The rabies virus (Lyssavirus genus) is found in the saliva of animals (dogs and other wild animals) in the latter stages of the disease. It is usually transmitted through a bite or scratch from a contaminated animal, and can also be spread if the animal licks broken skin or mucosa. Human-to-human transmission (through organ transplants or mother-to-fetus transmission) is extremely rare.
The rabies virus is neurotropic: it infects the nervous system and stops it from functioning properly. It does not cause visible lesions in the brain but it disrupts neurons, especially those regulating autonomic functions such as heart rate and breathing. After the incubation period, which can be just a few days but is usually a few months, the infected individual develops encephalitis symptoms. The symptomatic phase often begins with dysphagia (difficulty swallowing) and various neuropsychiatric disorders, especially anxiety and agitation. The patient may develop hydrophobia (as a result of the dysphagia). Once the symptoms appear, the disease leads to coma and death (often by respiratory arrest) within a few hours or a few days. Apart from a few documented cases, the outcome is always fatal after the onset of clinical signs.
Exceptional cases of survival without post-exposure treatment
In 2004, an American teenager survived rabies. She was bitten by a bat on the American mainland and was given no post-exposure preventive vaccination. After receiving aggressive treatment in intensive care, she survived and recovered with few after-effects. Although this girl's recovery opened up new possibilities for treatment, her survival cannot be attributed to the treatment she received. The reason she was able to overcome the disease has still not been identified to this day – no other patient treated in the same way on other continents has survived since.
Rabies is responsible for around 59,000 deaths worldwide each year, mainly in Asia and Africa, most often following a bite from a rabid dog. Every year, approximately 17 million people receive treatment following exposure to suspected rabid animals.
No human cases of rabies contracted on the French mainland have been reported since 1924. In 2008, a human case probably caused by a bat bite was reported in French Guiana. Human cases contracted outside France and diagnosed within the country have also been recorded. The last patient to die from rabies in France (a 10-year-old child in east-central France; city of Lyon) was diagnosed in October 2017, after presenting the first clinical signs, following a lengthy stay in Sri Lanka.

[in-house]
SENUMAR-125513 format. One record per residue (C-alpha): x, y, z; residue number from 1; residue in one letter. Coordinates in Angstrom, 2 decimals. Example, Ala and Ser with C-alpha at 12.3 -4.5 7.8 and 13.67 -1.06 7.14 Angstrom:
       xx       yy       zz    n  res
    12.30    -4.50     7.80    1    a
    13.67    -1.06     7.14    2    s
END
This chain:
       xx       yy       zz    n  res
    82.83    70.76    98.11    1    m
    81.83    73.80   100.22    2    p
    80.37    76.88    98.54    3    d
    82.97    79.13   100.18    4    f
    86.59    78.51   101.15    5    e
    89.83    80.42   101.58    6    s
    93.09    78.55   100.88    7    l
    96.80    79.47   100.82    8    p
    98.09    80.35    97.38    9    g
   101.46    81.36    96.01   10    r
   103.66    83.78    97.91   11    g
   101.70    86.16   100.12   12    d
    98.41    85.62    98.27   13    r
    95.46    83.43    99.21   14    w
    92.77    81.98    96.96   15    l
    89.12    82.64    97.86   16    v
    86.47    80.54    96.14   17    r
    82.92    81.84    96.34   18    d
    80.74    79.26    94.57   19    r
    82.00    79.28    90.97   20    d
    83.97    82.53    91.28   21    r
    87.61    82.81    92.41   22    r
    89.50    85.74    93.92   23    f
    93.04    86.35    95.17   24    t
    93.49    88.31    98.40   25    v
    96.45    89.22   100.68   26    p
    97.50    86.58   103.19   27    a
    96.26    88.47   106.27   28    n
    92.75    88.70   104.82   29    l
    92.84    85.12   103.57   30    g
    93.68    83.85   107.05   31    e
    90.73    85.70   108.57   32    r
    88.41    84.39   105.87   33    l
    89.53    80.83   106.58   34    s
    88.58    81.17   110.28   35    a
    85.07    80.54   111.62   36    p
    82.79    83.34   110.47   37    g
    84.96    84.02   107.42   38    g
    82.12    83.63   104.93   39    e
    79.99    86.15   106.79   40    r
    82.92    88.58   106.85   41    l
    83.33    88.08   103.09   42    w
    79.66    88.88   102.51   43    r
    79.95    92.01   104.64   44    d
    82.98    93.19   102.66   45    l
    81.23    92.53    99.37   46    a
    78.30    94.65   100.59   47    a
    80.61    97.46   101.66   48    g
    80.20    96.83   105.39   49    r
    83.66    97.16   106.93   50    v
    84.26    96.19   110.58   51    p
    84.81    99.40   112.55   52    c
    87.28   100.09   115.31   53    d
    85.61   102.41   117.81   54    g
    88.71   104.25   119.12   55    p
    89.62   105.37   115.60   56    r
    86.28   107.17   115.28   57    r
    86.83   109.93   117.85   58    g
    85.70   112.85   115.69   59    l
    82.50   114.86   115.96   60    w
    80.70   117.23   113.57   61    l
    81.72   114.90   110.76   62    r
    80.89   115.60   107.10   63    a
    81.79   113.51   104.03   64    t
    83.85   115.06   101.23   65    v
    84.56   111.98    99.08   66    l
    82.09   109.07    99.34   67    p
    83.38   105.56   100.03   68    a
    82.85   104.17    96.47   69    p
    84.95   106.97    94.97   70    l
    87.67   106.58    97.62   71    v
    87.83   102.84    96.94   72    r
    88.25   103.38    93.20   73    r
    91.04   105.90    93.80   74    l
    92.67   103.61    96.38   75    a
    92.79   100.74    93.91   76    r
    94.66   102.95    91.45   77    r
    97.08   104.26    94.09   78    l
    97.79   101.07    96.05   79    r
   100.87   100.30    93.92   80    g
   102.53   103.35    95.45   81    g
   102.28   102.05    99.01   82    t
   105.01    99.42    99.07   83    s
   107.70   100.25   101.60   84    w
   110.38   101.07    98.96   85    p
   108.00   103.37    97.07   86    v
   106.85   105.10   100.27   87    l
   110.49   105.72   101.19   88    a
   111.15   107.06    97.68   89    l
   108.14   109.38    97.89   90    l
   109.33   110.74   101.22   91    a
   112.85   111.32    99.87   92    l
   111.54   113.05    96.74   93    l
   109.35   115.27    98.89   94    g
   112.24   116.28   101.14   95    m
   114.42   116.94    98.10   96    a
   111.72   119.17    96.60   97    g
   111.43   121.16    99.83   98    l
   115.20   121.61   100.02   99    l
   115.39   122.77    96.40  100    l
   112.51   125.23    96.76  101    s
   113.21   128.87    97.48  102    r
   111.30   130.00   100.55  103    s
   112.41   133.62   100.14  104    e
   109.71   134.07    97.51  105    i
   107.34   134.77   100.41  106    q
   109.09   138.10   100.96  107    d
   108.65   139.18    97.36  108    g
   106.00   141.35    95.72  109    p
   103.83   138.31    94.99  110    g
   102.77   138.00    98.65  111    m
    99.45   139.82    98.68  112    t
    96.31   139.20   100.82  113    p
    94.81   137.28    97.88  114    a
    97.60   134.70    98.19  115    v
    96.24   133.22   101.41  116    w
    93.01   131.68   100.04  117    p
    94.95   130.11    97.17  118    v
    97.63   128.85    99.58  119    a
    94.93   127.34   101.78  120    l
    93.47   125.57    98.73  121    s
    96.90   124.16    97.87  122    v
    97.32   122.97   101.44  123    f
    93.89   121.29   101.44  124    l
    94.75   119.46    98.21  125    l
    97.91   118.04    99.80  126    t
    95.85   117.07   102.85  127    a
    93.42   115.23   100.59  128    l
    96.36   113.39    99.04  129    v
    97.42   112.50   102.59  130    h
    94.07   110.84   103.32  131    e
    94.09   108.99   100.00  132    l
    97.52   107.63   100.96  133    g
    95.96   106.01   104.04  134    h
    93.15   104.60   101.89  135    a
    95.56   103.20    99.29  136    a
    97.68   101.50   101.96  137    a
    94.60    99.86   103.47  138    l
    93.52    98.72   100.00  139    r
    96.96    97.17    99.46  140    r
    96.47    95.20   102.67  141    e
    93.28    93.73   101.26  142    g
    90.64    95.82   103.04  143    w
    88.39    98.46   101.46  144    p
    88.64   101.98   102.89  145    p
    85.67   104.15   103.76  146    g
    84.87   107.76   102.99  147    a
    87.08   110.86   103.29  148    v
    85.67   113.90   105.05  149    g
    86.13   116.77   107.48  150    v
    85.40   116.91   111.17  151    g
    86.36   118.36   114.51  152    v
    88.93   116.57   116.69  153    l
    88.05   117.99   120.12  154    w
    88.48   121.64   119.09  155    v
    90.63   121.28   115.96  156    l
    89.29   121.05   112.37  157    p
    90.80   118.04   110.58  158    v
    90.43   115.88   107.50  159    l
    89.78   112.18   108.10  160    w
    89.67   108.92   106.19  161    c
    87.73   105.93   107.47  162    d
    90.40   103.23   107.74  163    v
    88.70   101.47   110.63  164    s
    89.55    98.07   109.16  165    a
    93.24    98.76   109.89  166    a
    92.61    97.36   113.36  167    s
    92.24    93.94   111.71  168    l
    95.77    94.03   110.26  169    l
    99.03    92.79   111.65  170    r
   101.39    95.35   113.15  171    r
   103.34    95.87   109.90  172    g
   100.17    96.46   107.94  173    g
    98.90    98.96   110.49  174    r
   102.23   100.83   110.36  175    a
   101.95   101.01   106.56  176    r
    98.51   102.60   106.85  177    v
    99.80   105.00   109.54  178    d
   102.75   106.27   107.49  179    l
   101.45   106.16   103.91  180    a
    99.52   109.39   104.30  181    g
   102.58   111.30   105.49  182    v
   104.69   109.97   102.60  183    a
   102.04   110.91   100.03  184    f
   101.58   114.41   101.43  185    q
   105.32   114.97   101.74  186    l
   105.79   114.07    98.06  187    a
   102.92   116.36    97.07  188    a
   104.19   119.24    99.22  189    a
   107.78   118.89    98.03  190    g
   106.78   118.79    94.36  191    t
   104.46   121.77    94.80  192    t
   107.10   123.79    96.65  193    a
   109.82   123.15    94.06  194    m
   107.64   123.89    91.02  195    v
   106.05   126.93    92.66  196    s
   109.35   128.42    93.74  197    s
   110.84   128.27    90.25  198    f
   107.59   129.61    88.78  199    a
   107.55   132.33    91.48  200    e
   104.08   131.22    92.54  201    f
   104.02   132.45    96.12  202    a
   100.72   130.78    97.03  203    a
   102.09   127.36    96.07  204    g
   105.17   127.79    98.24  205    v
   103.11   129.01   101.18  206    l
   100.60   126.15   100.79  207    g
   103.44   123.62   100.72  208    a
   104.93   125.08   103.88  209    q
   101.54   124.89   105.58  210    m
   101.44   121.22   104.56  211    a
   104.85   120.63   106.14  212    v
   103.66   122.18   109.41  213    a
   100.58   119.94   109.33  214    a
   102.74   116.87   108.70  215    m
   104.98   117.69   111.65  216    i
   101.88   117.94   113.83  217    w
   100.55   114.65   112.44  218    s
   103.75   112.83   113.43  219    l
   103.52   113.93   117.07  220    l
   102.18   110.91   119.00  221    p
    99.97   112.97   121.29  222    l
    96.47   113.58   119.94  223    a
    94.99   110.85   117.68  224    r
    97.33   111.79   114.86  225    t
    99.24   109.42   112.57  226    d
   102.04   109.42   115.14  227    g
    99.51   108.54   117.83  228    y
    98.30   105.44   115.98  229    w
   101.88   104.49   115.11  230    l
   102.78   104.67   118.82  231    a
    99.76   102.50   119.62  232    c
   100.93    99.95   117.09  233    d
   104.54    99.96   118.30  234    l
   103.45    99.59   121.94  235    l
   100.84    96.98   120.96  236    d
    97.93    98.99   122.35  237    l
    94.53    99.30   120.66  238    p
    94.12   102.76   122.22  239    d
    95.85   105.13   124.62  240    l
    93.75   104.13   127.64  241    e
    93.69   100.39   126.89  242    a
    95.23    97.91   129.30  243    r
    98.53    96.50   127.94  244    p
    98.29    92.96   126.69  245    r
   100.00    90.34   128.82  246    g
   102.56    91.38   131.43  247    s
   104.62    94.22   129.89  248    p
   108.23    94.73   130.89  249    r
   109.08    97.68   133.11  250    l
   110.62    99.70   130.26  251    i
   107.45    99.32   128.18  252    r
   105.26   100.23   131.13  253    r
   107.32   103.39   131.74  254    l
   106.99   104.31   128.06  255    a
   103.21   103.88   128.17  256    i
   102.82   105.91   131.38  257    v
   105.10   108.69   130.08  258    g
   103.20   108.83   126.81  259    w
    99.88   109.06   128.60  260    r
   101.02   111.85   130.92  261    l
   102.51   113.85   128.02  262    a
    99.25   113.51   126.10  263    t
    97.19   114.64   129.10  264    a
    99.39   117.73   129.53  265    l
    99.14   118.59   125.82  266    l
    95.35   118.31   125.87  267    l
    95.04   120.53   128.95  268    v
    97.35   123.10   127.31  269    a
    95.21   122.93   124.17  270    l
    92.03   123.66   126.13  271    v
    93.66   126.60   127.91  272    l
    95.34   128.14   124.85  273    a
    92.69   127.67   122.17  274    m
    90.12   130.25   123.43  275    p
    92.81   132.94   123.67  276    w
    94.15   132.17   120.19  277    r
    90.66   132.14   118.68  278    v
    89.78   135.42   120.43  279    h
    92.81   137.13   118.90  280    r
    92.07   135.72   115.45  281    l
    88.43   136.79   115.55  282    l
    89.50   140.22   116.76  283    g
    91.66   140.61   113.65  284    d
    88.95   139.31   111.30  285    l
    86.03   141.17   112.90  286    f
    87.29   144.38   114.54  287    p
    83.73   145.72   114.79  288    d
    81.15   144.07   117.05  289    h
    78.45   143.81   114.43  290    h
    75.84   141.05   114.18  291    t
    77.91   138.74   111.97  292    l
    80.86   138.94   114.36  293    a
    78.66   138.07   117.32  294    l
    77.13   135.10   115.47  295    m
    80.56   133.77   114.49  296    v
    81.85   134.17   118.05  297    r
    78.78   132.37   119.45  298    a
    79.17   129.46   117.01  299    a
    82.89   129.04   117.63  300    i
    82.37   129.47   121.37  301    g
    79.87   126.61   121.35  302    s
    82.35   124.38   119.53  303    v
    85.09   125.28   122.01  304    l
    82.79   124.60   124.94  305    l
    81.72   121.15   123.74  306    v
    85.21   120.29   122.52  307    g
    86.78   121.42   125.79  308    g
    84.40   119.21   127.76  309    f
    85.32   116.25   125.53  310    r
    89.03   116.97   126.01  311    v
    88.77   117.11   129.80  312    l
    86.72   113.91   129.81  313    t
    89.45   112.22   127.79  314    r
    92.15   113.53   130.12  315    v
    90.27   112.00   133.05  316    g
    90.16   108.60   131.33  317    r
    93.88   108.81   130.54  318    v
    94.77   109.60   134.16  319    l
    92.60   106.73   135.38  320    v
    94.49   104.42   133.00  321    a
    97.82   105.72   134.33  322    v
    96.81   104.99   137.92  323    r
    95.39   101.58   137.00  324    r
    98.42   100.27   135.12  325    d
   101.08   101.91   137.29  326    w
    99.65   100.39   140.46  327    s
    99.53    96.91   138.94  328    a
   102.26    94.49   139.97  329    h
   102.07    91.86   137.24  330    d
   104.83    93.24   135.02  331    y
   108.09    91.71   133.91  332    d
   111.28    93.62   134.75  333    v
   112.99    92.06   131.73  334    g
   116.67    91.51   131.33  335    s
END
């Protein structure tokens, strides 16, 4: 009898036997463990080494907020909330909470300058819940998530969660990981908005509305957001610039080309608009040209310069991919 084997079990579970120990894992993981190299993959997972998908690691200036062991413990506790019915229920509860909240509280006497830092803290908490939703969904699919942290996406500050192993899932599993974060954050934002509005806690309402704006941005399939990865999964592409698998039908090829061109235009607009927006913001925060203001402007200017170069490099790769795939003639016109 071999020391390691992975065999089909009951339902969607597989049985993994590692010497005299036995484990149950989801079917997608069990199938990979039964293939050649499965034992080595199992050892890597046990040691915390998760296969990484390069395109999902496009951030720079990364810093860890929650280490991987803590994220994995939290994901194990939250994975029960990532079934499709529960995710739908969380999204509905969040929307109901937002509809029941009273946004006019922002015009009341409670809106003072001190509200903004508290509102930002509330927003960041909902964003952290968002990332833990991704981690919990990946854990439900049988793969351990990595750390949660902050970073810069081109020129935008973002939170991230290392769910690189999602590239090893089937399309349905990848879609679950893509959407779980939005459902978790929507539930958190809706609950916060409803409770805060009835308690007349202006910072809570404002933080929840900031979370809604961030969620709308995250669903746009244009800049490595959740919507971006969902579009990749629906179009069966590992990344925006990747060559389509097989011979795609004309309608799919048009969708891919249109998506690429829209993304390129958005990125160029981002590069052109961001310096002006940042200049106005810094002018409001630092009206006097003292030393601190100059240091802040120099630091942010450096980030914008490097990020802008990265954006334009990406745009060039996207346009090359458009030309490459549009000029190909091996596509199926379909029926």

Anyone traveling to an endemic area – mainly Asia and Africa, and also to a lesser extent Central Europe, the Middle East and South America – should take precautions to avoid wild and domestic animals.
Preventive post-exposure rabies treatment begins with non-specific treatment of the wound, involving cleansing and the application of an antiseptic. A course of antibiotics and a tetanus booster (if needed) are also recommended after a bite. Post-exposure prophylaxis itself consists of a vaccination, sometimes combined with serum therapy. The treatment should be administered as soon as possible after exposure, before the appearance of the first symptoms, which signal the start of an inevitably fatal decline. Prophylaxis involves 4 or 5 intramuscular vaccine injections over the course of a month and is well tolerated. In a growing number of (endemic) countries, the intradermal route is now considered to be just as effective.
In 2016, 4,223 people received post-exposure treatment in France. This does not necessarily mean that these people had been exposed to the rabies virus, but rather that the risk of transmission could not be ruled out and prophylaxis was administered as a precaution.
At the Institut Pasteur
The National Reference Center for Rabies, based at the Institut Pasteur (led by Hervé Bourhy) which is also a WHO Collaborating Center (page in French), is responsible for the epidemiological surveillance of rabies in France. Every year, it analyzes more than a thousand suspected samples from humans and animals. It also coordinates the extensive network of anti-rabies treatment centers across France (90 centers and hospitals/clinics with rabies facilities). In 2016, 1,835 consultations were carried out at the Anti-Rabies Center in the Institut Pasteur Medical Center, and 56% of these patients received post-exposure rabies prophylaxis. Three research laboratories (the Lyssavirus Dynamics and Host Adaptation Unit, the Viral Neuro-Immunology Unit, and the Antiviral Strategies Unit) are also carrying out additional research on the rabies virus as well as the disease in France and in developing countries, where rabies represents a daily risk.
Surveillance and public health: National Reference Center for Rabies
At the Institut Pasteur in Paris:
- Lyssavirus Dynamics and Host Adaptation Unit, directed by Hervé Bourhy
- Viral Neuro-Immunology Unit, directed by Monique Lafon
- Antiviral Strategies Provisional Unit, directed by Noël Tordo
Dans le Réseau international des instituts Pasteur :
- Institut Pasteur in Algeria (in French)
- Institut Pasteur in Bangui : Laboratory of arboviruses, viral hemorrhagic fevers, emerging viruses and zoonoses (in French)
- Institut Pasteur in Cambodia
- Pasteur Centre Pasteur in Cameroon (in French)
- Institut Pasteur in Iran : Rabies Unit, led by Alireza Gholami (in French)
- Institut Pasteur in Madagascar : Virology Unit (in French)